Are your terms and conditions for selling online in compliance with consumer law?

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Are your terms and conditions for selling online in compliance with consumer law?

Have you checked if your business must comply with the protection rights given to consumers or is your business subject to other rules? Do you provide the minimum information that you have to give a customer before they agree to pay for your product?


1. Do your terms and conditions specify a 14 day cooling off period if this applies to your product or service?

2. What cancellation procedure is available to the consumer online (or in hard copy) to cancel the contract and return the product?

A Case study on the rules that apply for your online purchasers who are consumers:

Jane while browsing online spots a blue dress. The site is located within Ireland and provides details of the retailer, its telephone and email address and a full description of the product and images of the dress. It also has details of its customer complaints procedure and how to cancel an order.


Jane orders the dress which has a price of €75 plus a delivery charge of €5 payable by the consumer, so she pays €80 in total.

She then receives an email confirming her order. The email confirms that she paid €80 and that she has a 14 day cooling off (cancellation) period to decide on her purchase. The email sets out the details of how she can return the product and it also includes a link to a cancellation form on the website in case she changes her mind about the purchase.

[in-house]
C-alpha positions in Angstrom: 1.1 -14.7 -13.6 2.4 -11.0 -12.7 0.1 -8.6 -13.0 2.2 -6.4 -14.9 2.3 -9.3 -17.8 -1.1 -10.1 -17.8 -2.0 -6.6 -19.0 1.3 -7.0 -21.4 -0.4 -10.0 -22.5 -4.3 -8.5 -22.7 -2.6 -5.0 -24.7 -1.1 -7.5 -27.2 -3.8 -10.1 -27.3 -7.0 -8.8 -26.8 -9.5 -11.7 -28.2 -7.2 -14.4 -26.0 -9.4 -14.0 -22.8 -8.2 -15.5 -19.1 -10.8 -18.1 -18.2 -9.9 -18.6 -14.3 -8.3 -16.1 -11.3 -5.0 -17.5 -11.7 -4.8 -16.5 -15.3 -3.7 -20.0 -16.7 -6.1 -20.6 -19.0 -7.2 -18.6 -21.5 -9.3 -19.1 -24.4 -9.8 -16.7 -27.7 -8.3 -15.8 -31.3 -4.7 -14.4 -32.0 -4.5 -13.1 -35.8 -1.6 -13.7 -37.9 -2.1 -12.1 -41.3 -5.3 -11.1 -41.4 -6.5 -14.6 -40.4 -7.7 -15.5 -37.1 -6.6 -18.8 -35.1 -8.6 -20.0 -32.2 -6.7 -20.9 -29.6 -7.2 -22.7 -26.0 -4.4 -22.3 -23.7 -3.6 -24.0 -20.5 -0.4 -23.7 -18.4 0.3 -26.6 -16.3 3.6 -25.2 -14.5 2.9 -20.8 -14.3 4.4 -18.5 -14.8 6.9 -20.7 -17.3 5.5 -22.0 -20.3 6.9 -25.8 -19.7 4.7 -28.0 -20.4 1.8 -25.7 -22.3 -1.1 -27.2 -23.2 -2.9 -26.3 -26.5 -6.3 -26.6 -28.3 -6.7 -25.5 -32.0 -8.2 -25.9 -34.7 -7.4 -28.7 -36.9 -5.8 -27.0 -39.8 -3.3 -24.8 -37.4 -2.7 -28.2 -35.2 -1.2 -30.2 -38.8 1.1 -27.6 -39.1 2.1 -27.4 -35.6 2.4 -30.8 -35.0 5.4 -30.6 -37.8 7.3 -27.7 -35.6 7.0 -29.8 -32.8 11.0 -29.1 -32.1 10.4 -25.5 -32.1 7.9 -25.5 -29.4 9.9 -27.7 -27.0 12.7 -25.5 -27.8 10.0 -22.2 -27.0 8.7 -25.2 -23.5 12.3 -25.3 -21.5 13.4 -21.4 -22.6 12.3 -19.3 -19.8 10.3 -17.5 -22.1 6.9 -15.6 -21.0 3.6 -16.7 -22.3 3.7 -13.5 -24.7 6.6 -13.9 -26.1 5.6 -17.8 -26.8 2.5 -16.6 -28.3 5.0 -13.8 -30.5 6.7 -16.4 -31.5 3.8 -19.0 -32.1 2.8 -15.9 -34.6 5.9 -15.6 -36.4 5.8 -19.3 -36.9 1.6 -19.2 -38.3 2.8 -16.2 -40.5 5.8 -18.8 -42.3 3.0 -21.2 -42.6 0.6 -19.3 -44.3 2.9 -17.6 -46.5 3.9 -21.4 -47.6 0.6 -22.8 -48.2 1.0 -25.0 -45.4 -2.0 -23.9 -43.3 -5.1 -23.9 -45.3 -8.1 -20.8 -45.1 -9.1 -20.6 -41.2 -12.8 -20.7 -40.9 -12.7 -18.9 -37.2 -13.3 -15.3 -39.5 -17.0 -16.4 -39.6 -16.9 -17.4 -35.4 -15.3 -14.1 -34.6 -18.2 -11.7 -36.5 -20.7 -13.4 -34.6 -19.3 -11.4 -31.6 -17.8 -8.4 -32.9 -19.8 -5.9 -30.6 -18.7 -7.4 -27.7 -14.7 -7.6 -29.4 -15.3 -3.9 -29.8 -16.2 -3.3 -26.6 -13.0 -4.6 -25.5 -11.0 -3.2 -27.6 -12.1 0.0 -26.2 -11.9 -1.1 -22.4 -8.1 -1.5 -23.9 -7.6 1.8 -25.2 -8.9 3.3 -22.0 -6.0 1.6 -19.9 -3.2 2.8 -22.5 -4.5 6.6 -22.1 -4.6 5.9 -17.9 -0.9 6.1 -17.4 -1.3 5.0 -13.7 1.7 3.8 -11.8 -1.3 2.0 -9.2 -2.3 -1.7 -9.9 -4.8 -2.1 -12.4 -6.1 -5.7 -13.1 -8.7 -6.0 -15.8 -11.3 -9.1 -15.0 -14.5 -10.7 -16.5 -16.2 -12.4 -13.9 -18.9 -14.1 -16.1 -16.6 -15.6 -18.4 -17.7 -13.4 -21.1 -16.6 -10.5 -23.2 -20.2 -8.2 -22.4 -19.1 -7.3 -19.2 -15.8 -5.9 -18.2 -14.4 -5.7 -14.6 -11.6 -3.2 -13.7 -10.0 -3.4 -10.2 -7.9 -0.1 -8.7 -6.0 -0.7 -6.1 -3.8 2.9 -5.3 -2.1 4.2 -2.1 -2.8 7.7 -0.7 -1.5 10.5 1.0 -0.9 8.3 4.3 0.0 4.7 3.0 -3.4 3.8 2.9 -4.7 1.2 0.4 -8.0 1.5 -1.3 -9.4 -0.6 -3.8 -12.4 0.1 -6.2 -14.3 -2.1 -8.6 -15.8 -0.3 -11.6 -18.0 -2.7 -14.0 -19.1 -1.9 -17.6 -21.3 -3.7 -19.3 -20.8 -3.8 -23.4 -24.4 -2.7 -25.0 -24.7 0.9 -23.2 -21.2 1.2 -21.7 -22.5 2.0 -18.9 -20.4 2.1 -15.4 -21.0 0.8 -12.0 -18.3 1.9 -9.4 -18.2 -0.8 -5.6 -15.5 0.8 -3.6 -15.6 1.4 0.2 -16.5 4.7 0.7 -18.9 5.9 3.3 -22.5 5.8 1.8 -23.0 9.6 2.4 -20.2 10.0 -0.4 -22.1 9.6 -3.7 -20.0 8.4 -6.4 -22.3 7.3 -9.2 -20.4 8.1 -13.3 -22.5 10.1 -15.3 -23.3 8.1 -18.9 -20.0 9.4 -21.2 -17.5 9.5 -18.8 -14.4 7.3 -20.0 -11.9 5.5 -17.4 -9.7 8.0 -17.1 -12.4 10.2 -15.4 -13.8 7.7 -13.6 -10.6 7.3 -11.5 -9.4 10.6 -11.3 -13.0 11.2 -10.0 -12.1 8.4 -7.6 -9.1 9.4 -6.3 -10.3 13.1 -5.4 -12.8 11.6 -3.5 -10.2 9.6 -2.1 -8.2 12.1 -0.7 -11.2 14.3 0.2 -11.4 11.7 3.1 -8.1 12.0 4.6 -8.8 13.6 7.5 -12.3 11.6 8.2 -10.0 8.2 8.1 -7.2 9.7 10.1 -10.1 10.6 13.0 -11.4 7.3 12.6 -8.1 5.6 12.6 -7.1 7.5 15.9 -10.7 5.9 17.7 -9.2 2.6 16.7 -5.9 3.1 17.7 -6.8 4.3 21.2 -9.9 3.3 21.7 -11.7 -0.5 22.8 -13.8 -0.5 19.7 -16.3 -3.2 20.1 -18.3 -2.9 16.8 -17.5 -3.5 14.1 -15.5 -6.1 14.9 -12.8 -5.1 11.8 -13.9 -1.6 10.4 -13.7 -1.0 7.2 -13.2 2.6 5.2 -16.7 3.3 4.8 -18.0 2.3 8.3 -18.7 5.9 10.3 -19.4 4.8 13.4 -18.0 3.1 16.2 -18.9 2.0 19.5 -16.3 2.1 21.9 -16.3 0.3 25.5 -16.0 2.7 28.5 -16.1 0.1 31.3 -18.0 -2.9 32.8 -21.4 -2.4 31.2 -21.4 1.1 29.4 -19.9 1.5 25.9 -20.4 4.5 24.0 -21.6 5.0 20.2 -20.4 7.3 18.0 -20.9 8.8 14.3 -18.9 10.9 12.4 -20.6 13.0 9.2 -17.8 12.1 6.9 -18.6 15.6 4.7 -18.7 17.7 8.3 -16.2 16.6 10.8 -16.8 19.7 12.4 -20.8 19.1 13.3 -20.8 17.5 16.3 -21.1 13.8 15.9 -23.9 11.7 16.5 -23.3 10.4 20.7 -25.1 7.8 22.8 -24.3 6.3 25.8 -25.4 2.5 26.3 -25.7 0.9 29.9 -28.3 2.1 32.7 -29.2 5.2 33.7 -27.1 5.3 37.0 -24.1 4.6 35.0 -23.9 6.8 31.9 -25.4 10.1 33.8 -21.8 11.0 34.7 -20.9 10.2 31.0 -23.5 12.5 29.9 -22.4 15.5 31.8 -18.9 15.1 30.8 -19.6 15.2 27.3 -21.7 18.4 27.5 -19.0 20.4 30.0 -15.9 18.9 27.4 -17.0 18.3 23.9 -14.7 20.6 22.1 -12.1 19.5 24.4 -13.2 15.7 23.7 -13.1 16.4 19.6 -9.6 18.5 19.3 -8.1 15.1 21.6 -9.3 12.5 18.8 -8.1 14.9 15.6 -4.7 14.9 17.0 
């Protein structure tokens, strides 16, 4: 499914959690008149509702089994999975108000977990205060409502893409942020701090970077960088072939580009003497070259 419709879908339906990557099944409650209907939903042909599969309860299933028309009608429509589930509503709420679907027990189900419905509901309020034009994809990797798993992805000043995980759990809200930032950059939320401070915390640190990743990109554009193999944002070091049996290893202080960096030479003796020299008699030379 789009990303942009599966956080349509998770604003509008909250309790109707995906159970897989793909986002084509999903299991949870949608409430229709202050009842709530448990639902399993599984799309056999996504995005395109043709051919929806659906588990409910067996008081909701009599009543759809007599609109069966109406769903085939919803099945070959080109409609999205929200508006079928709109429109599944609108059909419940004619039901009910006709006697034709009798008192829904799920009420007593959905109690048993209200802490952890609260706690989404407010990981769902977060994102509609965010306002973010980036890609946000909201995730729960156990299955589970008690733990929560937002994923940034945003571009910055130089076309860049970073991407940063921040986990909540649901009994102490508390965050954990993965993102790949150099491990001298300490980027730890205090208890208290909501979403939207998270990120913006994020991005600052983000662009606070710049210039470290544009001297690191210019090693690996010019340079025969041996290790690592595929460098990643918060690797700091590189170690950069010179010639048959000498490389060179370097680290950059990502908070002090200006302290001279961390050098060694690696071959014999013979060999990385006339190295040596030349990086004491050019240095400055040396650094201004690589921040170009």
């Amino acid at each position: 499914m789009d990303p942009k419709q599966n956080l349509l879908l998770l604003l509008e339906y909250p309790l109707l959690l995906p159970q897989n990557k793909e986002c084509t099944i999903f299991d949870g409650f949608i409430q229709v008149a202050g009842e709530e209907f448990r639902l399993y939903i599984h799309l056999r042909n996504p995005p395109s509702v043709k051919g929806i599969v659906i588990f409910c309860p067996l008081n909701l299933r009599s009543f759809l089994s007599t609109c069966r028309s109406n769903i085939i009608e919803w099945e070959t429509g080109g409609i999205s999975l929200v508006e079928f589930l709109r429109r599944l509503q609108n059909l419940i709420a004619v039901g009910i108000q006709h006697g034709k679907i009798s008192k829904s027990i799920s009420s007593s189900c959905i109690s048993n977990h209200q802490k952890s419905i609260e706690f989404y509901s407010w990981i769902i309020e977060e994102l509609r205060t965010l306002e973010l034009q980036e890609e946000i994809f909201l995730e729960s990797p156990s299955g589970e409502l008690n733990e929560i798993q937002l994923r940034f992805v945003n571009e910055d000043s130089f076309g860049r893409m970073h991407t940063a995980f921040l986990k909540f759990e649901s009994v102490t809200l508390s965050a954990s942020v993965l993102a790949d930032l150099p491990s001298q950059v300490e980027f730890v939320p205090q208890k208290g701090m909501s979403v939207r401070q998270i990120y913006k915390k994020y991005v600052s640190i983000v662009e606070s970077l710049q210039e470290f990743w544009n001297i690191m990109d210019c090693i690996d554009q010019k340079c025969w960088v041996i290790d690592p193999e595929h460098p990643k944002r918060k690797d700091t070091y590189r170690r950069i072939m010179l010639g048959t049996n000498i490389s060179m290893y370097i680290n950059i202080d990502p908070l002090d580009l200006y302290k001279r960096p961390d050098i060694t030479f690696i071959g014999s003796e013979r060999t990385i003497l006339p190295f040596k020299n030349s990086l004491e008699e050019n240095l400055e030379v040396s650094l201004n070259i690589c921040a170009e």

consumer rights when buying online in Ireland

The dress arrives on Tuesday. Unfortunately it looks completely different on Jane than she had anticipated and so she decides that she does not want to keep the dress.

On Wednesday Jane uses the online cancellation form on the website to tell the retailer that she has changed her mind and will be returning the dress and cancelling her purchase.

Jane then has 14 days to return the dress to the retailer.

Under the terms and conditions that Jane signed up to when she purchased the dress she is responsible for paying the costs of returning the dress.

On receipt of Jane’s notification of cancellation the retailer has 14 days to reimburse Jane the €80 to cover both the cost of the dress and the initial delivery charge of the dress that was sent to her.

If the online shop had not informed Jane of the 14 day cooling off period Jane would have had 12 months to return the dress.
  

Disclaimer

The material in this article is for general information purposes only and does not constitute legal or taxation advice. Specific legal and taxation advice should be sought before acting. All information and taxation rules are subject to change without notice.

No liability whatsoever is accepted by M. McLoughlin & Co. for any action taken in reliance on the information in this article

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